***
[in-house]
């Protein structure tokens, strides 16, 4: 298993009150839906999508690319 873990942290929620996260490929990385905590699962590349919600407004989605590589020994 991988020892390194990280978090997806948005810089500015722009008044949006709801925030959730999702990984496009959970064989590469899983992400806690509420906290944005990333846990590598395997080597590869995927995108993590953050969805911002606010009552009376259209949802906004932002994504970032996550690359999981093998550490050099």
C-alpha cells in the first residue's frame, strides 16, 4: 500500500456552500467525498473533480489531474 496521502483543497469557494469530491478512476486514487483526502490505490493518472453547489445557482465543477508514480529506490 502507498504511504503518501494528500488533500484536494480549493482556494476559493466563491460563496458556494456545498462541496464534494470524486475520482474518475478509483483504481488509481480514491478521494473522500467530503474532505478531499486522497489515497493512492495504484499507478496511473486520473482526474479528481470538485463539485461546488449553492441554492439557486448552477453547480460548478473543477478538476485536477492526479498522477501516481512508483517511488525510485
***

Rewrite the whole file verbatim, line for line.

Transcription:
[in-house]
């Protein structure tokens, strides 16, 4: 298993009150839906999508690319 873990942290929620996260490929990385905590699962590349919600407004989605590589020994 991988020892390194990280978090997806948005810089500015722009008044949006709801925030959730999702990984496009959970064989590469899983992400806690509420906290944005990333846990590598395997080597590869995927995108993590953050969805911002606010009552009376259209949802906004932002994504970032996550690359999981093998550490050099």
C-alpha cells in the first residue's frame, strides 16, 4: 500500500456552500467525498473533480489531474 496521502483543497469557494469530491478512476486514487483526502490505490493518472453547489445557482465543477508514480529506490 502507498504511504503518501494528500488533500484536494480549493482556494476559493466563491460563496458556494456545498462541496464534494470524486475520482474518475478509483483504481488509481480514491478521494473522500467530503474532505478531499486522497489515497493512492495504484499507478496511473486520473482526474479528481470538485463539485461546488449553492441554492439557486448552477453547480460548478473543477478538476485536477492526479498522477501516481512508483517511488525510485